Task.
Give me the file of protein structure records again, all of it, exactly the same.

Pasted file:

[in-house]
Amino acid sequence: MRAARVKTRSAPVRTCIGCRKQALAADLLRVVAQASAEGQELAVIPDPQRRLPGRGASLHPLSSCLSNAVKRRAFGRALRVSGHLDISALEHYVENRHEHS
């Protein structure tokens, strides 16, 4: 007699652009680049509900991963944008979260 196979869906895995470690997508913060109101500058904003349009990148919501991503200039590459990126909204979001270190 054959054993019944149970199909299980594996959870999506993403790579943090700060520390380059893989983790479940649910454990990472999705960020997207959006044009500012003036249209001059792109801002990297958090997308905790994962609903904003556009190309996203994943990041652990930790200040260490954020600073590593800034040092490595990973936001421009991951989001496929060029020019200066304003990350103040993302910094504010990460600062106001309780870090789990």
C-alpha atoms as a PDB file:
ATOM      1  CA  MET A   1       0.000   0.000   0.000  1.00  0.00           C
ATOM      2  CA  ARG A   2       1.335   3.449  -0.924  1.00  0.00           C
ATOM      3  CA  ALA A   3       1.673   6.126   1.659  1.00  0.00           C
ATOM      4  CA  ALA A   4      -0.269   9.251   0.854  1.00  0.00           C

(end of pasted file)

[in-house]
Amino acid sequence: MRAARVKTRSAPVRTCIGCRKQALAADLLRVVAQASAEGQELAVIPDPQRRLPGRGASLHPLSSCLSNAVKRRAFGRALRVSGHLDISALEHYVENRHEHS
């Protein structure tokens, strides 16, 4: 007699652009680049509900991963944008979260 196979869906895995470690997508913060109101500058904003349009990148919501991503200039590459990126909204979001270190 054959054993019944149970199909299980594996959870999506993403790579943090700060520390380059893989983790479940649910454990990472999705960020997207959006044009500012003036249209001059792109801002990297958090997308905790994962609903904003556009190309996203994943990041652990930790200040260490954020600073590593800034040092490595990973936001421009991951989001496929060029020019200066304003990350103040993302910094504010990460600062106001309780870090789990």
C-alpha atoms as a PDB file:
ATOM      1  CA  MET A   1       0.000   0.000   0.000  1.00  0.00           C
ATOM      2  CA  ARG A   2       1.335   3.449  -0.924  1.00  0.00           C
ATOM      3  CA  ALA A   3       1.673   6.126   1.659  1.00  0.00           C
ATOM      4  CA  ALA A   4      -0.269   9.251   0.854  1.00  0.00           C